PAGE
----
Behind the camera and lights a crowd of people, even larger than before, had assembled from other blocked vehicles. Most were watching the TV filming interestedly, their earlier impatience and the cold bleak misery of the night apparently forgotten for the moment.
A sudden gust of wind slapped icy wet snow into Joe Patroni’s face. Too late, his hand went to the neck of his parka. He felt some of the snow slide in, penetrate his shirt, and soak him miserably. Ignoring the discomfort, he strode toward the state police lieutenant and demanded, “Who in hell changed the trucks? The way they’re lined now, you couldn’t move a peck of coondirt. All they’ll do is pull each other.”
“I know, Mister.” The lieutenant, tall, broad-shouldered, and towering above the short, stocky figure of Patroni, appeared fleetingly embarrassed. “But the TV guys wanted a better shot. They’re from a local station, and it’s for the news tonight–all about the storm. Excuse me.”
One of the television men–himself huddled into a heavy coat–was beckoning the lieutenant into the filming. The lieutenant, head up, and ignoring the falling snow, walked with brisk authority toward the tow truck which was the center of the film shot. Two state troopers followed. The lieutenant, being careful to keep his face toward the camera, began giving instructions, with gestures, to the tow truck operator, instructions which were largely meaningless, but on screen would look impressive.
The maintenance chief, remembering his need to get to the airport speedily, felt his anger rise. He braced himself to race out, grab the TV camera and lights, and smash them all. He could do it, too; instinctively his muscles tightened, his breathing quickened. Then, with an effort, he controlled himself.
A trait of character of Joe Patroni’s was a white-hot, violent temper; fortunately the violent part was not easily set off, but once it was, all reason and logic deserted him. The exercise of control over his temper was something he had tried to learn through his years of manhood. He had not always succeeded, though nowadays a single memory helped.
On one occasion he had failed to have control. The result, forever after, haunted him.
In the Army Air Forces of World War II, Joe Patroni had been a redoubtable amateur boxer. He fought as a middleweight and, at one point, came within sight of the Air Forces championship, within his division, of the European Theater.
In a bout staged in England shortly before the Normandy invasion, he had been matched against a crew chief named Terry O’Hale, a tough, tough Bostonian with a reputation for meanness in the ring, as well as out of it. Joe Patroni, then a young Pfc. aviation mechanic, knew O’Hale and disliked him. The dislike would not have mattered if O’Hale, as a calculated part of his ring technique, had not whispered constantly, “You greasy dago wop… Whyn’t you fighting for the other side, you mother lovin’ Eytie?… You cheer when they shoot our ships down, dago boy?” and other pleasantries. Patroni had seen the gambit for what it was–an attempt to get him rattled–and ignored it until O’Hale landed two low blows near the groin in swift succession, which the referee, circling behind, did not observe.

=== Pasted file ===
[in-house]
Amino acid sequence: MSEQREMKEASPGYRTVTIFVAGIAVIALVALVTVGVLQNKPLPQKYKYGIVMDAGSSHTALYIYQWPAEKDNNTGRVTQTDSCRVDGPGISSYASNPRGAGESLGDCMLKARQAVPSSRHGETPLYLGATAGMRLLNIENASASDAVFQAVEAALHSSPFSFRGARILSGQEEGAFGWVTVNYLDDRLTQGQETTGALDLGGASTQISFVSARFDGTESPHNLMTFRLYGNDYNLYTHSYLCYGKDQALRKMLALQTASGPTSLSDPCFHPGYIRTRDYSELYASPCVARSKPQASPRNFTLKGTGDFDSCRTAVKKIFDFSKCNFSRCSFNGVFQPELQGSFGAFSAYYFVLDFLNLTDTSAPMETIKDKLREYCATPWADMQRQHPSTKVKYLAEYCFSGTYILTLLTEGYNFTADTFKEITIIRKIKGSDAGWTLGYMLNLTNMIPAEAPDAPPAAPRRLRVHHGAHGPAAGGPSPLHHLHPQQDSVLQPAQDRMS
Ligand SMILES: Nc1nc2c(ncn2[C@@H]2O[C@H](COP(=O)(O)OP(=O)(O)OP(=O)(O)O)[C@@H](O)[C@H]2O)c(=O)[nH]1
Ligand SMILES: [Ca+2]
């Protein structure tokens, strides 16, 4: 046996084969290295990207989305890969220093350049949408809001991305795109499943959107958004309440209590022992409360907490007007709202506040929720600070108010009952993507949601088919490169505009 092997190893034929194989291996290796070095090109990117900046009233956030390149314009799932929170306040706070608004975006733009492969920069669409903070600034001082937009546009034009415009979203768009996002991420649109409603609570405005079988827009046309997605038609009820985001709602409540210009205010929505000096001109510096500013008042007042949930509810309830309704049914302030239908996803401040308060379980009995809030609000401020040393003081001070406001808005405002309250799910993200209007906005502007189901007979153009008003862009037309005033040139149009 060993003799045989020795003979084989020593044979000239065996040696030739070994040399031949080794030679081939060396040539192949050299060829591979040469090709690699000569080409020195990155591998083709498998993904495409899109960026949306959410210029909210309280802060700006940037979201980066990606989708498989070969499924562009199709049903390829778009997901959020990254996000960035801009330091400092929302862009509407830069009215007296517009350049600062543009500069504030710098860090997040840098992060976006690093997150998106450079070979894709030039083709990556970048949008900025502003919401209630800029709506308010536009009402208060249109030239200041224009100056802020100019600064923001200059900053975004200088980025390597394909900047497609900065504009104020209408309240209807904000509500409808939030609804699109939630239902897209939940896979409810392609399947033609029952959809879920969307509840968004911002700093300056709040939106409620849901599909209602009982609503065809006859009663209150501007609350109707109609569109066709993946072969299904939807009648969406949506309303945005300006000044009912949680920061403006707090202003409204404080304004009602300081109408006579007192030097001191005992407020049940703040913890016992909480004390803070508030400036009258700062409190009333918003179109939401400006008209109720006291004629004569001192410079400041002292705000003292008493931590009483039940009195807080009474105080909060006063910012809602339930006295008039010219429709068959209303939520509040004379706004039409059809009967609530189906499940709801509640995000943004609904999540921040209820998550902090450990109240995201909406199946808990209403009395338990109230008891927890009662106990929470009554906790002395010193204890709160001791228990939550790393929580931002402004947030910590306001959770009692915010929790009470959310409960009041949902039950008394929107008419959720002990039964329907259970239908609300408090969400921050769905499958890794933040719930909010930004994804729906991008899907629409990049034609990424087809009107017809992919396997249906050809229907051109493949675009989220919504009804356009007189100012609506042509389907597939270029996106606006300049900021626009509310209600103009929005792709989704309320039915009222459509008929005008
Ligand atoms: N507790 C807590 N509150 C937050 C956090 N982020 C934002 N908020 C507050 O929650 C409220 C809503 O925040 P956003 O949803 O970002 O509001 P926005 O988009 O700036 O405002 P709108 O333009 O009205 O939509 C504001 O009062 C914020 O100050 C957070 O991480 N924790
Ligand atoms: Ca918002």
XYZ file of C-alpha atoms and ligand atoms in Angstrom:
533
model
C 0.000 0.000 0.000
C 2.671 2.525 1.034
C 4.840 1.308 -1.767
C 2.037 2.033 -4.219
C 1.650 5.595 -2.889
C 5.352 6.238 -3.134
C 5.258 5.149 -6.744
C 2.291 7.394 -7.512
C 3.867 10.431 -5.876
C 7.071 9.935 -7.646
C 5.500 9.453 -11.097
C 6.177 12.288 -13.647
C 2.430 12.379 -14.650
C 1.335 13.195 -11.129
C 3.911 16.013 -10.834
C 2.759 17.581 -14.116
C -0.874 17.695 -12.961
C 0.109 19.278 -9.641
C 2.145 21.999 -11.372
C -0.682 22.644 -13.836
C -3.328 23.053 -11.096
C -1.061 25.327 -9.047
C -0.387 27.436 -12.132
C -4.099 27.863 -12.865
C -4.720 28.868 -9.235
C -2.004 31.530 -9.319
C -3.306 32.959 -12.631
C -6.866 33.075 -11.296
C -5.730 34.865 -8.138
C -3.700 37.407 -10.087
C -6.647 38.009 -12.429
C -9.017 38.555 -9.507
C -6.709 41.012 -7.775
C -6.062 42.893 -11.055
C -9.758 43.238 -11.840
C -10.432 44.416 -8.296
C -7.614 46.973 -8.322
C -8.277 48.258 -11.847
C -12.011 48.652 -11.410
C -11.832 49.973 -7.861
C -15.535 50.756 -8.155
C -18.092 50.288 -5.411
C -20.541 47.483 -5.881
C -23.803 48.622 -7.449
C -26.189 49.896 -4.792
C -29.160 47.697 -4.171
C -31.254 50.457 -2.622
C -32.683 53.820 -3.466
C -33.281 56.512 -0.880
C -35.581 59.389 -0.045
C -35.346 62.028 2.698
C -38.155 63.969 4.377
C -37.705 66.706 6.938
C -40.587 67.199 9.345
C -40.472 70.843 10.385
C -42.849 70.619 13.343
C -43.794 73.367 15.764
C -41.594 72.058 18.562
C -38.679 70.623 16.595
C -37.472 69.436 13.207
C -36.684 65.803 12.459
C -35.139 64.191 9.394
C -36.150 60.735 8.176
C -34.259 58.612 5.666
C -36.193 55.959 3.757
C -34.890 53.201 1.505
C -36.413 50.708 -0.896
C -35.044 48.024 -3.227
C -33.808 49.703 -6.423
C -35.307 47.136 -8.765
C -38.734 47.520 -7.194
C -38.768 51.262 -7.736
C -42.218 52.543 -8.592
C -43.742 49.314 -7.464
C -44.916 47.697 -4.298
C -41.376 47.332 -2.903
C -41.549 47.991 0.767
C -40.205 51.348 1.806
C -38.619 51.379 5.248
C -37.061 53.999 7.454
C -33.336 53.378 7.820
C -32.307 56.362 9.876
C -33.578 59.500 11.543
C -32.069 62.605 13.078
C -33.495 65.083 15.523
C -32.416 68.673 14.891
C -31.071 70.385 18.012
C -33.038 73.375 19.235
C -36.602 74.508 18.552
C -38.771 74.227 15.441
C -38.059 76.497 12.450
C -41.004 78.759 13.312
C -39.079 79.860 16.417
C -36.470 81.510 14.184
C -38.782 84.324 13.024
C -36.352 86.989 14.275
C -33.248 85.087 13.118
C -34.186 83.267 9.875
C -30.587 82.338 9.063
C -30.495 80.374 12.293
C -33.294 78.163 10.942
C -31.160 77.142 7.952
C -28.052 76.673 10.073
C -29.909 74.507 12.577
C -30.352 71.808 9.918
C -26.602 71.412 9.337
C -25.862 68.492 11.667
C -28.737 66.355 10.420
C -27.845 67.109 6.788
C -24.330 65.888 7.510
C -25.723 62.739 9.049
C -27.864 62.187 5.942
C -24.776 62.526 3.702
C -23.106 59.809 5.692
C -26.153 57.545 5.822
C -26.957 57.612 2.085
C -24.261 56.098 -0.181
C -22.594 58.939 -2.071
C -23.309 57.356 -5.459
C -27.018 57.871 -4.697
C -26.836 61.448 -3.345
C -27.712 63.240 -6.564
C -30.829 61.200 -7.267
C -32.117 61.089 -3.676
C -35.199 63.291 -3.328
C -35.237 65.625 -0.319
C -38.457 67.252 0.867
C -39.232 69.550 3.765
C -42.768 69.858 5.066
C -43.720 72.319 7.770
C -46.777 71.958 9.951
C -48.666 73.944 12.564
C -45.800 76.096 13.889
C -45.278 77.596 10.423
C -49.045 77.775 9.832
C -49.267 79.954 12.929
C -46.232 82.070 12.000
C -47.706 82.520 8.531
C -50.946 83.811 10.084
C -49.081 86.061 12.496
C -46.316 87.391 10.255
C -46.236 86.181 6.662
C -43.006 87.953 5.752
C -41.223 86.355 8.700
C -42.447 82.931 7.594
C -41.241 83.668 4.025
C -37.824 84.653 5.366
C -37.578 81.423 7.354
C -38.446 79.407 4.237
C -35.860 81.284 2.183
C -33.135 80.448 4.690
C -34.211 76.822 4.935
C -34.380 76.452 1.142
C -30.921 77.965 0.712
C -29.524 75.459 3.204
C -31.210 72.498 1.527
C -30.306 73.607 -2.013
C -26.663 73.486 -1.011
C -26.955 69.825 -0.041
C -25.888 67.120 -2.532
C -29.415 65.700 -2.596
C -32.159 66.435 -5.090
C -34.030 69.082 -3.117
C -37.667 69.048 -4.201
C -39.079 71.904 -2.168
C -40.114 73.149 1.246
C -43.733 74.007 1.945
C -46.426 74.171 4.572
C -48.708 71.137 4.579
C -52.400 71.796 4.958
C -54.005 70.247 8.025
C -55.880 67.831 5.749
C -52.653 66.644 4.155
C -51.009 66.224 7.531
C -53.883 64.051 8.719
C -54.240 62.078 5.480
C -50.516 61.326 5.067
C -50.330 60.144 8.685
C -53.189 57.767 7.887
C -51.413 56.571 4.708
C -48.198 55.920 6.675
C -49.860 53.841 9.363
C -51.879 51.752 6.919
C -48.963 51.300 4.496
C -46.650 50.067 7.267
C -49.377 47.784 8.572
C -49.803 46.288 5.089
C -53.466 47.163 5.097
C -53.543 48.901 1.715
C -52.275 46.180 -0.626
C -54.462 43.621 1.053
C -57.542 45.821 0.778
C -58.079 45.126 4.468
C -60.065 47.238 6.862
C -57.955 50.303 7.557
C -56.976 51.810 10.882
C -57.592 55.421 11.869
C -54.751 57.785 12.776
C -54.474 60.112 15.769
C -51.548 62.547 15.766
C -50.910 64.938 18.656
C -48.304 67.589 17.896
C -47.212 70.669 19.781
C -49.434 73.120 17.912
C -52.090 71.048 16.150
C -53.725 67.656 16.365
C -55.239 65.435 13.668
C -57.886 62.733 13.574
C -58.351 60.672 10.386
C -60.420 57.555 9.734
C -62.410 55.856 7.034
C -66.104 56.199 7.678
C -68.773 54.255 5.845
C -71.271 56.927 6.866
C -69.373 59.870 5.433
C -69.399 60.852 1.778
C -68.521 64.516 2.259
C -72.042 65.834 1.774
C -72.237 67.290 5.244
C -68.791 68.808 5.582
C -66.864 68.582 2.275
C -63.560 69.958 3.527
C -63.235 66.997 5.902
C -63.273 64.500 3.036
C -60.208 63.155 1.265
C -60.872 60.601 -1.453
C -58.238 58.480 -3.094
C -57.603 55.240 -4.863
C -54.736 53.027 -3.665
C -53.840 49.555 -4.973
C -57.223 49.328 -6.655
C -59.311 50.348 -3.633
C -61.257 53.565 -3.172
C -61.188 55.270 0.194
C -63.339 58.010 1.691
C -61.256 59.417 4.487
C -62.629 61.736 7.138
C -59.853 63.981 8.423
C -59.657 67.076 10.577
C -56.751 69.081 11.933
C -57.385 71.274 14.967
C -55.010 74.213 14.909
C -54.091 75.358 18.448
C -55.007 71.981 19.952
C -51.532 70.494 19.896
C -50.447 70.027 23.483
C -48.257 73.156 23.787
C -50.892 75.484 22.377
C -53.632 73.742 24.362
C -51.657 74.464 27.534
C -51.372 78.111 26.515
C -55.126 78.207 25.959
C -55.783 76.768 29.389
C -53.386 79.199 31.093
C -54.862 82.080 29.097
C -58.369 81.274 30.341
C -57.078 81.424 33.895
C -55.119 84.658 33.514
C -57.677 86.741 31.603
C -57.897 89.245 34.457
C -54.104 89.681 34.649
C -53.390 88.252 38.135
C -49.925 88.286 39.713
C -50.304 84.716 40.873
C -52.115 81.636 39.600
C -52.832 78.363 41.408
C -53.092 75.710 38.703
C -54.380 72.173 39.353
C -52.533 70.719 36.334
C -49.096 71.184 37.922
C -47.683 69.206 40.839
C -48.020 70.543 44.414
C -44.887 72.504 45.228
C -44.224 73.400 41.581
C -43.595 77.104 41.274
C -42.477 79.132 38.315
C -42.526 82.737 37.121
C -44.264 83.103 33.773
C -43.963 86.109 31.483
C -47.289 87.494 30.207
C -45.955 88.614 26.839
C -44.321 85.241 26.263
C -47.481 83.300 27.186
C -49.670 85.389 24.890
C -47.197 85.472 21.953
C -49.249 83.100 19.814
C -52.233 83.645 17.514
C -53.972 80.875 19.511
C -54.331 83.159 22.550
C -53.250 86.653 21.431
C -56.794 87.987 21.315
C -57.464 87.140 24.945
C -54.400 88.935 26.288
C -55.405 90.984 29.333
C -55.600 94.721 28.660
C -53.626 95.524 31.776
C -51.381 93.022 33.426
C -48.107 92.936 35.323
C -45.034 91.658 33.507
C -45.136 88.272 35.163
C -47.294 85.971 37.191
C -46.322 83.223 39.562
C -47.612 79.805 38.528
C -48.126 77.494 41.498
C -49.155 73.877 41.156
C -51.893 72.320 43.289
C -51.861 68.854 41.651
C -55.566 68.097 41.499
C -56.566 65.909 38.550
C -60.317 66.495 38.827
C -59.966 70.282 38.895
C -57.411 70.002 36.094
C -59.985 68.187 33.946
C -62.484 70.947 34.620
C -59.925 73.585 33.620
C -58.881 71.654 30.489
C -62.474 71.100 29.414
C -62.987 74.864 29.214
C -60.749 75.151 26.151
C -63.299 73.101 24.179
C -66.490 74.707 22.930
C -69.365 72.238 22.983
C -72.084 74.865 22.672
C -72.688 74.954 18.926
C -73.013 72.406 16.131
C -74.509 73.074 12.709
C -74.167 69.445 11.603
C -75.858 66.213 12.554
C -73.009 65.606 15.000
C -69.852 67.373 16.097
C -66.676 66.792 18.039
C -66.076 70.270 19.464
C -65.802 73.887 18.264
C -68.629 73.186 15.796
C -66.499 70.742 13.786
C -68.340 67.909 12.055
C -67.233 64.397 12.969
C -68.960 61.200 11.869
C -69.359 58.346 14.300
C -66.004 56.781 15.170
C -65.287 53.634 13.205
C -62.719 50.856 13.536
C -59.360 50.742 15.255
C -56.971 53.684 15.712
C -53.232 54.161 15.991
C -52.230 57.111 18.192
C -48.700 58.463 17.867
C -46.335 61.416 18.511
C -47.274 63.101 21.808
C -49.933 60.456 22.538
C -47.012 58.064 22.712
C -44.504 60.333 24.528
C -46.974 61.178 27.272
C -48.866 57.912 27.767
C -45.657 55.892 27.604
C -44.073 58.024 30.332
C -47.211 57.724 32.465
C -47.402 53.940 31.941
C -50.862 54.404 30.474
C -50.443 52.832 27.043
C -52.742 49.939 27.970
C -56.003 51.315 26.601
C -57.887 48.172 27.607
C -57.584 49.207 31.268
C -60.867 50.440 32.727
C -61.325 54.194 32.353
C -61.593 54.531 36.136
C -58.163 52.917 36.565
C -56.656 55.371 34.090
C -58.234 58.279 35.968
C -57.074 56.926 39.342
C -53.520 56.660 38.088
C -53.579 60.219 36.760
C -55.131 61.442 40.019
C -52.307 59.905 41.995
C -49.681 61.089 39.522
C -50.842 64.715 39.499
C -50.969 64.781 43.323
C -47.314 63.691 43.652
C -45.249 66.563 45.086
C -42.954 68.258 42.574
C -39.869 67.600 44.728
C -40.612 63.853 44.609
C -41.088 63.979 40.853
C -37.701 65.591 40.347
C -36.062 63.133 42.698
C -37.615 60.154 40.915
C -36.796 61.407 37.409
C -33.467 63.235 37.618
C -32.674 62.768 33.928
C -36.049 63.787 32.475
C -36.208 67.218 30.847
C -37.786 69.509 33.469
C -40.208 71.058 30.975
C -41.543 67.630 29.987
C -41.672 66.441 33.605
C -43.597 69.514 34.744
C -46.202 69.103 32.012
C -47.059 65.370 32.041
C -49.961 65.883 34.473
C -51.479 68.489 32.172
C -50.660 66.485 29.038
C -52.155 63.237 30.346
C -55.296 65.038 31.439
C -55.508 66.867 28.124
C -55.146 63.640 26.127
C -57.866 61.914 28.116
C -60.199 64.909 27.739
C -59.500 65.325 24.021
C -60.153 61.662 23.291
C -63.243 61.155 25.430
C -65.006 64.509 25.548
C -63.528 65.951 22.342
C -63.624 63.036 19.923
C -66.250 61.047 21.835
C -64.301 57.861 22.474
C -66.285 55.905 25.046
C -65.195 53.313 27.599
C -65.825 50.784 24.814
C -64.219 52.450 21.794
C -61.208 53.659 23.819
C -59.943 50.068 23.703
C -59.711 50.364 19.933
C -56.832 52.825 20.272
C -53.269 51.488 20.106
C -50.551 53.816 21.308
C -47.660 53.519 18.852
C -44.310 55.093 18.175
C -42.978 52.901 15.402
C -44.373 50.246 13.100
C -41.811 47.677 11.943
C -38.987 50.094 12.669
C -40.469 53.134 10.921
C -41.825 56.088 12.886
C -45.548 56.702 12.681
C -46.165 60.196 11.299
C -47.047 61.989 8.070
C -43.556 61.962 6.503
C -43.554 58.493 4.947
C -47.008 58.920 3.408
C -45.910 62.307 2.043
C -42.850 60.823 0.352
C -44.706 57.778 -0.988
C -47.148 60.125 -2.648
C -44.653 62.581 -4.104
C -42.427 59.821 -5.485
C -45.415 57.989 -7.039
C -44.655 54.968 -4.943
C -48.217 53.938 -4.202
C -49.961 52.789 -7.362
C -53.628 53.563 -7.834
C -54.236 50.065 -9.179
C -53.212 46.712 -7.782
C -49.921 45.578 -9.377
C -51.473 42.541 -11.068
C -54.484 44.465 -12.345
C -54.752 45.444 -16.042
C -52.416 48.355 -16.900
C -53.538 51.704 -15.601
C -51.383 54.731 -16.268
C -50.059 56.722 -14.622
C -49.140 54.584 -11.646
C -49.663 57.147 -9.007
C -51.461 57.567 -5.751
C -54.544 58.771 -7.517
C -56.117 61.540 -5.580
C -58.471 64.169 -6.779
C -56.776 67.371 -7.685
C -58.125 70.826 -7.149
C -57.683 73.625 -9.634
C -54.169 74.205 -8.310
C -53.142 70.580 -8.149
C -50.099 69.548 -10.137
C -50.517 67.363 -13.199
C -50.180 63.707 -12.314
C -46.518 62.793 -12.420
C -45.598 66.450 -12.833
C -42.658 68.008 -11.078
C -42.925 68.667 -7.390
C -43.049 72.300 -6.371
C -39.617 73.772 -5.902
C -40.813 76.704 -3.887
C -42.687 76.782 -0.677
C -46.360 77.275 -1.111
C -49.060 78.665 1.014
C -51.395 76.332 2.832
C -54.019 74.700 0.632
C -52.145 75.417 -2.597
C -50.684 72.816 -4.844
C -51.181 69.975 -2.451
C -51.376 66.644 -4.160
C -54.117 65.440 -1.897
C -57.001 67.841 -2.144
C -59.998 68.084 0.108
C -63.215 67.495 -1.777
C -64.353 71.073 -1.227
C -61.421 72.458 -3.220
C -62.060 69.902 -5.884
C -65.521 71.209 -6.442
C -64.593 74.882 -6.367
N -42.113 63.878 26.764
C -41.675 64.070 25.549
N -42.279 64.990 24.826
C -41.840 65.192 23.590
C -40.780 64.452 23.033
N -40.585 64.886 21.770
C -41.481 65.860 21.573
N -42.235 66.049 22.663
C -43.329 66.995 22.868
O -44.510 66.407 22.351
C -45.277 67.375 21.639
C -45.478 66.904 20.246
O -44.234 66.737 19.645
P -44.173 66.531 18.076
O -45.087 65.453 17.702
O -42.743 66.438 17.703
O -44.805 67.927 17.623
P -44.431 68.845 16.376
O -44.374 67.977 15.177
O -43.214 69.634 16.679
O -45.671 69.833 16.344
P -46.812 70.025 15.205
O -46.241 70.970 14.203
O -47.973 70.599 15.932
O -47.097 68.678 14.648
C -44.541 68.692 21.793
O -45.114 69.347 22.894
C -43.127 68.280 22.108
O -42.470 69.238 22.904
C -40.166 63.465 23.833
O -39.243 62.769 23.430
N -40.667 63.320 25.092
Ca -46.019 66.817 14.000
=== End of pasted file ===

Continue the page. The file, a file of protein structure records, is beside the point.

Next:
The combination of insults, foul blows, and excruciating pain, produced the anger which Patroni’s opponent had counted on. What he did not count on was that Joe Patroni would deliver an onslaught so swift, savage, and utterly without mercy that O’Hale went down before it and, after being counted out, was pronounced dead.
Patroni was exonerated. Although the referee had not observed the low blows, others at ringside had. Even without them, Patroni had done no more than was expected–fought to the limit of his skill and strength. Only he was aware that for the space of seconds he had been berserk, insane. Alone and later, he faced the realization that even if he had known O’Hale was dying, he could not have stopped himself.
In the end, he avoided the cliché of abandoning fighting, or “hanging up his gloves for good,” as the usual fiction sequence went. He had gone on fighting, employing in the ring the whole of his physical resource, not holding back, yet testing his own control to avoid crossing the hairline between reason and berserk savagery. He succeeded, and knew that he had, because there were tests of anger where reason struggled with the wild animal inside him–and reason won. Then, and only then, did Joe Patroni quit fighting for the remainder of his life.
But control of anger did not mean dismissing it entirely. As the police lieutenant returned from camera range, Patroni confronted him heatedly. “You just blocked this road an extra twenty minutes. It took ten minutes to locate those trucks where they should be; it’ll take another ten to get them back.”
As he spoke, there was the sound of a jet aircraft overhead–a reminder of the reason for Joe Patroni’s haste.
“Now listen, mister.” The lieutenant’s face suffused a deeper red than it already was from cold and wind. “Get through your head that I’m in charge here. We’re glad to have help, including yours. But I’m the one who’s making decisions.”
“Then make one now!”
“I’ll make what I’m…”
“No!–you listen to me.” Joe Patroni stood glaring, uninhibited by the policeman’s bulk above him. Something of the maintenance chief’s contained anger, and a hint of authority, made the lieutenant hesitate.
“There’s an emergency at the airport. I already explained it; and why I’m needed there.” Patroni stabbed his glowing cigar through the air for emphasis. “Maybe other people have reasons for hightailing it out of here too, but mine’s enough for now. There’s a phone in my car. I can call my top brass, who’ll call your brass, and before you know it, somebody’ll be on that radio of yours asking why you’re polishing your TV image instead of doing the job you’re here for. So make a decision, the way you said! Do I call in, or do we move?”